TRADE MARK Artistes   Founding members of The Beach Boys Al Jardine and Brian Wilson have expressed they annoyance tat fellow founder member Mike Love plans to continue touring using the band’s name, but without the other originals. Love can do this as he solely owns the rights to the band’s name although this year, to mark the band’s 50th anniversary, he has toured once again with Jardine and Wilson, both of whom have had rocky relationships with Love over the years. Love told reporters  “The 50th anniversary tour was designed to go for a year and then end. You’ve got to be careful not to get overexposed … There are promoters who are interested but they’ve said, ‘Give it a rest for a year’”. Jardine is now asking fans to sign a petition to try to force Love to tour with him and Wilson saying Love’s other Beach Boys is a “money-saving, stripped-down version”. Wilson told CNN  “I’m disappointed and can’t understand why Mike doesn’t want to tour with Al and me. After all, we are the real Beach Boys”. http://www.guardian.co.uk/music/2012/sep/25/beach-boys-al-jardine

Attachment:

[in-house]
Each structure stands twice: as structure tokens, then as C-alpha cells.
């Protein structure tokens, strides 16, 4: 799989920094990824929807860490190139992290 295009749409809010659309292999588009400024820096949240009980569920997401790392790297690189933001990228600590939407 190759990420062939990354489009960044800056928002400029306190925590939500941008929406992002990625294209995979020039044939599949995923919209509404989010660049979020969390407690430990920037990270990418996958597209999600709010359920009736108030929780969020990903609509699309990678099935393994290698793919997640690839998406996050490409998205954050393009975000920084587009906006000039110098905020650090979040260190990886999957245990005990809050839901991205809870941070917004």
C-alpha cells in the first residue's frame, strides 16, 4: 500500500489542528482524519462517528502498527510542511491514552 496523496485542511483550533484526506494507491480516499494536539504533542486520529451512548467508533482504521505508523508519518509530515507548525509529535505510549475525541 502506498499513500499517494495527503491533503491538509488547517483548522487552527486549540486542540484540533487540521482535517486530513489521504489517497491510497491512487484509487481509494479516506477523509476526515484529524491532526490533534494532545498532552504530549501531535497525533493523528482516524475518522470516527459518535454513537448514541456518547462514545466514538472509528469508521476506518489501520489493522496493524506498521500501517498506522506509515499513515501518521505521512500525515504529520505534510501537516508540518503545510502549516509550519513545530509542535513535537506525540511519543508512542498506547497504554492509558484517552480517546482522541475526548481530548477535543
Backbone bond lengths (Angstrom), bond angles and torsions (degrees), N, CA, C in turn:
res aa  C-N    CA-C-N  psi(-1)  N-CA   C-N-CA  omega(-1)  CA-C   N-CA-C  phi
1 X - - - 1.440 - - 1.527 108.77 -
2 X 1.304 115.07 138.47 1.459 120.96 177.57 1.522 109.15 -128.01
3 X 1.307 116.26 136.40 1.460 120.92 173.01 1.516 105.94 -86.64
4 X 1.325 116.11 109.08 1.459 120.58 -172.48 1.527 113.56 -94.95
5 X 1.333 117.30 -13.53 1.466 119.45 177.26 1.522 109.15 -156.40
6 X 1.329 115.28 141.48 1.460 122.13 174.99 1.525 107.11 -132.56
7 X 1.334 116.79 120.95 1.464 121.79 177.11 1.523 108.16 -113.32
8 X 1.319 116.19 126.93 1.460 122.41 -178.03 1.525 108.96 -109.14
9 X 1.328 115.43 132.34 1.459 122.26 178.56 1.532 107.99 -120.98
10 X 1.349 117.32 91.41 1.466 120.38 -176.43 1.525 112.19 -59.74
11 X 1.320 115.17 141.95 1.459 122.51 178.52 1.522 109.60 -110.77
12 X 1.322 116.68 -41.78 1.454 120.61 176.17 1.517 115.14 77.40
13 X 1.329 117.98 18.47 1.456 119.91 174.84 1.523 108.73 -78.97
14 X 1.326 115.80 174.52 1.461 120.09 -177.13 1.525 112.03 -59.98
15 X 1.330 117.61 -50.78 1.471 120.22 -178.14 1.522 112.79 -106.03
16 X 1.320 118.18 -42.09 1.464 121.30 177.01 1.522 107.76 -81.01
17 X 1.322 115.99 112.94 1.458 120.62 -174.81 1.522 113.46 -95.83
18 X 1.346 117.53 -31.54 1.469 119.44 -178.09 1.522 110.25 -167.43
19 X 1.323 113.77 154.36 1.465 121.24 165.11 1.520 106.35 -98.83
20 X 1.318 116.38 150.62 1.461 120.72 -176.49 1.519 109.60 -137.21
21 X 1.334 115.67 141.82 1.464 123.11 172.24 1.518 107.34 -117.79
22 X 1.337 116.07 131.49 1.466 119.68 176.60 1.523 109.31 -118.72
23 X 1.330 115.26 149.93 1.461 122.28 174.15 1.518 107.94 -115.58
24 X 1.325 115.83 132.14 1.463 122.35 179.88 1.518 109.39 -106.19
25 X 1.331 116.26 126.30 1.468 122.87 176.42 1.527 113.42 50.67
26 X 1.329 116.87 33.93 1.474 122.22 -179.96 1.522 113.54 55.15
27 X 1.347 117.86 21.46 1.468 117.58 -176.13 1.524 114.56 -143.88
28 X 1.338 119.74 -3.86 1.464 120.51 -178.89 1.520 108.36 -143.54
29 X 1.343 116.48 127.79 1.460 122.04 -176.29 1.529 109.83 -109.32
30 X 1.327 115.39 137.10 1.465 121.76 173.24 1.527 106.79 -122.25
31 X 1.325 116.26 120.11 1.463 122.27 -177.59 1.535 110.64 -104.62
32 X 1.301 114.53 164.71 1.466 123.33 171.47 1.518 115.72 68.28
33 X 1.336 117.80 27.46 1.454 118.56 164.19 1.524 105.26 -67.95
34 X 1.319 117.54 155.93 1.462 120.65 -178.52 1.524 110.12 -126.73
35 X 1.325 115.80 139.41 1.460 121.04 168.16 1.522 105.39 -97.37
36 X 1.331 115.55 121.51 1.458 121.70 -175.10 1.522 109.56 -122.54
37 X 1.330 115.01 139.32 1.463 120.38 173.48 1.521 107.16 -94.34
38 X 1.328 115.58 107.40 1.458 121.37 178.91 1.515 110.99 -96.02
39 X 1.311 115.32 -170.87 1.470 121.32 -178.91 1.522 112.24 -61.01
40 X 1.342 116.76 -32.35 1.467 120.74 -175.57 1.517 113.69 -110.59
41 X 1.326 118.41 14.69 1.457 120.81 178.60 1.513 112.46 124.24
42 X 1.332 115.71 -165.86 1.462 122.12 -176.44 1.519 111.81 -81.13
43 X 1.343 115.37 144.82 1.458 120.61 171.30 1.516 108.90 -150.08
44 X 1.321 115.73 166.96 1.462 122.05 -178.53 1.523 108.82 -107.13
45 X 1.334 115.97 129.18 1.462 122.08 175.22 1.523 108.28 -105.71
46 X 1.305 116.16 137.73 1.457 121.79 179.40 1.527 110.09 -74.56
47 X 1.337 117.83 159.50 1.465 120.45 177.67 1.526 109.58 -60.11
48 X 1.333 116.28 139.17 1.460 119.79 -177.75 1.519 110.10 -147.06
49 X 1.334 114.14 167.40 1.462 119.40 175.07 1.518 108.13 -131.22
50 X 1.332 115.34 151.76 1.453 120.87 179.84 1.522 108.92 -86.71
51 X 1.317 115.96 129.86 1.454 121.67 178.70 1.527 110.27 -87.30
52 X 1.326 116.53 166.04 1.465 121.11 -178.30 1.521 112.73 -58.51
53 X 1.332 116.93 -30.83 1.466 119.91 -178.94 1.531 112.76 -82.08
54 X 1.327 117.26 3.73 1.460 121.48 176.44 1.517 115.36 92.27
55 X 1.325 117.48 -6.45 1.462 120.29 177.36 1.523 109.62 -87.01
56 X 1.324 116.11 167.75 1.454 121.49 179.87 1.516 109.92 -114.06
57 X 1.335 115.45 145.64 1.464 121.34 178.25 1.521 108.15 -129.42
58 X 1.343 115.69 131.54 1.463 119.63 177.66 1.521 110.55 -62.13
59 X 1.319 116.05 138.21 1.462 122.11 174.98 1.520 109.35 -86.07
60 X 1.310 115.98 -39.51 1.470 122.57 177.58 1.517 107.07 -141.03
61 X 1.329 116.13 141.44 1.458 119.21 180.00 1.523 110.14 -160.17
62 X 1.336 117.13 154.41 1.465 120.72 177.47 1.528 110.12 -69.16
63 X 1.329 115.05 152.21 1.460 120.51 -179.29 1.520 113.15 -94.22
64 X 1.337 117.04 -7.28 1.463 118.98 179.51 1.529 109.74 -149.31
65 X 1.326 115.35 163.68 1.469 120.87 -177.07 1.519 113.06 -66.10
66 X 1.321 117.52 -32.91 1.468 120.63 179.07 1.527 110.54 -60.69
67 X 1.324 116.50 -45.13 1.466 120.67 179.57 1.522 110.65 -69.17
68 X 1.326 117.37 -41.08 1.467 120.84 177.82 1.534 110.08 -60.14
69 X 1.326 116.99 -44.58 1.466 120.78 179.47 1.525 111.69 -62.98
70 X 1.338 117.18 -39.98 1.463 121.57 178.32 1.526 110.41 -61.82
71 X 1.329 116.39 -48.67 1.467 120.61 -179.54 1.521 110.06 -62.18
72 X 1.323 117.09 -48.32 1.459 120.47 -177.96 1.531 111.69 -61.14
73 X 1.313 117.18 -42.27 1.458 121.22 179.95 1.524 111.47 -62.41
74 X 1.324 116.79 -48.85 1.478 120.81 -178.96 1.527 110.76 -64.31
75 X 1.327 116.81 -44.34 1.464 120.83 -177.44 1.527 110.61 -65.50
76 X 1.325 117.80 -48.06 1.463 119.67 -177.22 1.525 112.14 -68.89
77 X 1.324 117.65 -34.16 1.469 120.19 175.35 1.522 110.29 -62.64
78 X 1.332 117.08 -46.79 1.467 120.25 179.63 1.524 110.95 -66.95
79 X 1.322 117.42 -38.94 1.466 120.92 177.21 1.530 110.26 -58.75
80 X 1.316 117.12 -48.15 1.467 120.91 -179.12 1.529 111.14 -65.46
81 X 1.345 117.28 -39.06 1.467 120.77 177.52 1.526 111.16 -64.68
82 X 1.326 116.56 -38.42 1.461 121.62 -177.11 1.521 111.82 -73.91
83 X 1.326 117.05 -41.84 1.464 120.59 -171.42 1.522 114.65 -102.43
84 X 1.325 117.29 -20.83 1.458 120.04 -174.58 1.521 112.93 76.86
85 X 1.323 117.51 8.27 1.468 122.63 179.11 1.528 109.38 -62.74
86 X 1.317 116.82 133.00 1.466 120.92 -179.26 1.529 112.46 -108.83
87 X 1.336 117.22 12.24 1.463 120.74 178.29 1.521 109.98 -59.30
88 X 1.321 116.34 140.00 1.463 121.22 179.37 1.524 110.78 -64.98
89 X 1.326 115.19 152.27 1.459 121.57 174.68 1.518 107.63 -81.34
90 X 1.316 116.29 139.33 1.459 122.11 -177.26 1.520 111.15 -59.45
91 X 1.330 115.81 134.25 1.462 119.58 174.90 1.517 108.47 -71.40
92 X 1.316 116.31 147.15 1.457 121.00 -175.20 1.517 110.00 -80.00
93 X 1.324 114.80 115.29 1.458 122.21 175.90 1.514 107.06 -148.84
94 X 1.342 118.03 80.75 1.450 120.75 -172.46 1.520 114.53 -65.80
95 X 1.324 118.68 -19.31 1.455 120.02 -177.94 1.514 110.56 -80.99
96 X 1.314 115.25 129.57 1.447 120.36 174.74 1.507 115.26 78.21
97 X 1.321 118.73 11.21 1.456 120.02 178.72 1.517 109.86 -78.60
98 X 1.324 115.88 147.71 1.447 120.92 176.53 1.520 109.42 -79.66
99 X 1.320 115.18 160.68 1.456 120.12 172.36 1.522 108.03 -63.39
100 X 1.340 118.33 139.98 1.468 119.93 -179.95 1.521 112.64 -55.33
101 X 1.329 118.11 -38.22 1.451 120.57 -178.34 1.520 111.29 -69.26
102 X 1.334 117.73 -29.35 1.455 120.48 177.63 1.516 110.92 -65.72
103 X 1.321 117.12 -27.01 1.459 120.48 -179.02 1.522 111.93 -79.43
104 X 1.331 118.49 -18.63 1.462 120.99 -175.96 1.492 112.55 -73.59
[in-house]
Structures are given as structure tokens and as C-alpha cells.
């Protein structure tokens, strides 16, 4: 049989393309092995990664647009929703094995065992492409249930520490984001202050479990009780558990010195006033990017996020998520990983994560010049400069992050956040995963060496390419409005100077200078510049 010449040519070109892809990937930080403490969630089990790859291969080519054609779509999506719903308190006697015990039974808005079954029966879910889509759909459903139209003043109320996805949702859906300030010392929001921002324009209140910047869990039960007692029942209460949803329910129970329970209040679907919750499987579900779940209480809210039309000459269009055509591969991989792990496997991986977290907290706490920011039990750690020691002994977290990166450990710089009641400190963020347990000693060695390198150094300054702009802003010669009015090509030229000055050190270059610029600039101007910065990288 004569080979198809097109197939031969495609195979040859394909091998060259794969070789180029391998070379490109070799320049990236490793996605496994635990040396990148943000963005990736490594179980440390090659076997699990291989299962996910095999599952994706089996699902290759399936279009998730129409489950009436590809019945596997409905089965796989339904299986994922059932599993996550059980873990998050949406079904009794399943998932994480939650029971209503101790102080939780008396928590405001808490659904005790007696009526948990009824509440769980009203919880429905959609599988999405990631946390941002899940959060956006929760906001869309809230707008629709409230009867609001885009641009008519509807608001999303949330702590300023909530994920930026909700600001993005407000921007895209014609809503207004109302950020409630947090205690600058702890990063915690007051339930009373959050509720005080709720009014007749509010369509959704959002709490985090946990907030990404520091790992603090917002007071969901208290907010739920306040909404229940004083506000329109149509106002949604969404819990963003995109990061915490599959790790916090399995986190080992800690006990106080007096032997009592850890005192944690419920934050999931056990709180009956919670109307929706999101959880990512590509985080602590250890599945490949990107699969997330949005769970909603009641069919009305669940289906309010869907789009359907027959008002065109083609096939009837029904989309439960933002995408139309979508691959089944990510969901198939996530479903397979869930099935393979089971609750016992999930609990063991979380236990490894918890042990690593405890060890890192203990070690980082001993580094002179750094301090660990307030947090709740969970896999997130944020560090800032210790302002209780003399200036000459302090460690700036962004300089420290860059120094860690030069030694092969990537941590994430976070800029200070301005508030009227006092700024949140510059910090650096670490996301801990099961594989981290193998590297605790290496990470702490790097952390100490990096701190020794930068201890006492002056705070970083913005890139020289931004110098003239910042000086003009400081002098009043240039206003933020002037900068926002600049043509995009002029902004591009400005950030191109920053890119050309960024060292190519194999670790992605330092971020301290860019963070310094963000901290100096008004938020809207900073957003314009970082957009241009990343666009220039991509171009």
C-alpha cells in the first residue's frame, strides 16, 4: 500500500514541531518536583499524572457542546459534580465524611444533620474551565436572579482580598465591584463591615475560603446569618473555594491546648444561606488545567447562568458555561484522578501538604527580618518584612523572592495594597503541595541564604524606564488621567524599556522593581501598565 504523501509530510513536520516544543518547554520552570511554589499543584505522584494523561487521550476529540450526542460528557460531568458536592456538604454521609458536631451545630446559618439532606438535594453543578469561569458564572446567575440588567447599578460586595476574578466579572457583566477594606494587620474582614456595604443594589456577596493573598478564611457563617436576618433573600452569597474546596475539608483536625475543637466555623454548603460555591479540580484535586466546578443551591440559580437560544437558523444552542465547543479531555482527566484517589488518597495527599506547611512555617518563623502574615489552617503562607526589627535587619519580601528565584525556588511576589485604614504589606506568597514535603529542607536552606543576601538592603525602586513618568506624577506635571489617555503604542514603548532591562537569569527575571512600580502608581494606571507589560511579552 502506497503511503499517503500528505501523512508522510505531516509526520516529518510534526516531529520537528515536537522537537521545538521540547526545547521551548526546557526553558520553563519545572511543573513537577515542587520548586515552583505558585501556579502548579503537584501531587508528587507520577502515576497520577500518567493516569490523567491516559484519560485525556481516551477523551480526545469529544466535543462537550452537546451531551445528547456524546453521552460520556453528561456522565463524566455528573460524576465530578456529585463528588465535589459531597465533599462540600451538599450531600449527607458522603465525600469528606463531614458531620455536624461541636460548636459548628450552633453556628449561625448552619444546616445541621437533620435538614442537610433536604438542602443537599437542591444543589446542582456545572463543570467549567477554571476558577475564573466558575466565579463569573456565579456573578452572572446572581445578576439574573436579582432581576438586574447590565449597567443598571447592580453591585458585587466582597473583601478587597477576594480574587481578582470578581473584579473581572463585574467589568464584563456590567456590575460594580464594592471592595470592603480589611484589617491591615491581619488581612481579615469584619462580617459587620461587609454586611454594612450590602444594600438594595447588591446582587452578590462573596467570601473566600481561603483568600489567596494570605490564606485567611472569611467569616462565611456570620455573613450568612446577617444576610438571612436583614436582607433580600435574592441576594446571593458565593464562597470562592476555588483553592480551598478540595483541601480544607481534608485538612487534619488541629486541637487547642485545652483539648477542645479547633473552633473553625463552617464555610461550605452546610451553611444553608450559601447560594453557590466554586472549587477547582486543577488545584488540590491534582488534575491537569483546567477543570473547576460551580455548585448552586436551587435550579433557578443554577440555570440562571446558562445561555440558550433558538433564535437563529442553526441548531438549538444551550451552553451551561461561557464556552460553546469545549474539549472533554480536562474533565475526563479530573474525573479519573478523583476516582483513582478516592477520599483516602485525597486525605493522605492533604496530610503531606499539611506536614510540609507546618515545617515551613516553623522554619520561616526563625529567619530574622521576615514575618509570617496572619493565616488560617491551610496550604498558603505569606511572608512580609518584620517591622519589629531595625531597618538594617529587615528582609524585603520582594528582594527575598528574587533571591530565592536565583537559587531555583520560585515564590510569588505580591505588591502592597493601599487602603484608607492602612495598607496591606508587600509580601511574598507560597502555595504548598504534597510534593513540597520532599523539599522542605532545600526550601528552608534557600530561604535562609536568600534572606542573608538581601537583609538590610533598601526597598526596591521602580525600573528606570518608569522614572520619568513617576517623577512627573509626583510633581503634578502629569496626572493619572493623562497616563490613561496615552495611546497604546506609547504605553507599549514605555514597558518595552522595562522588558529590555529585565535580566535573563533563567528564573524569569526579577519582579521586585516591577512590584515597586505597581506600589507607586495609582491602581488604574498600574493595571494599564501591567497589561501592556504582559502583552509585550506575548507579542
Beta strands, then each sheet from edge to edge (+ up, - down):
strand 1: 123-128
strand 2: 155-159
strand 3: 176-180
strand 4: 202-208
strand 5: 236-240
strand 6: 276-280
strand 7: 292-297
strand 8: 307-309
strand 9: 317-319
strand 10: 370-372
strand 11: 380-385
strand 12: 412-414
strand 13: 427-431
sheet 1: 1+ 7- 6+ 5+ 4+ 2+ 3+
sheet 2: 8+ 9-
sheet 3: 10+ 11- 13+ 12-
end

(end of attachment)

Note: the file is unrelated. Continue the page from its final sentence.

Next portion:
US Smartphones past tipping point with teens
Consumers / October 2012

TECHNOLOGY All areas   The majority of U.S. teenagers with a mobile device now own a smartphone, according to Nielsen’s latest mobile phone survey, with teens showing the most dramatic growth of any demographic.  58% of Americans between 13 and 17 years old are now smartphone owners, a sharp increase from the 36% of smartphone owning teens in July 2011. In all age groups more than half – 55.5% – of all mobile subscribers in the U.S. own smartphone, a significant increase over the 41% who did in July 2011. Young adults remain the most enthusiastic adopters, however, with 74% of 25-34 year-old Americans now owning smartphones, up from 59% a year ago. Android handsets continue to lead the U.S. smartphone market, followed closely by Apple’s iPhone, among both first-time and repeat smartphone buyers. Android has a 52% market share which grows to 58% with new buyers (in the last three months) and BlackBerry continued its decline,  dipping to 8% share of the U.S. smartphone market and only 3% of recent acquirers. Apple’s iPhone has fairly level 34% market share. http://www.bizreport.com/2012/09/smartphone-adoption-in-us-led-by-teens.html

UK’s Live Music Act primed to go
Licensing , Live Events / October 2012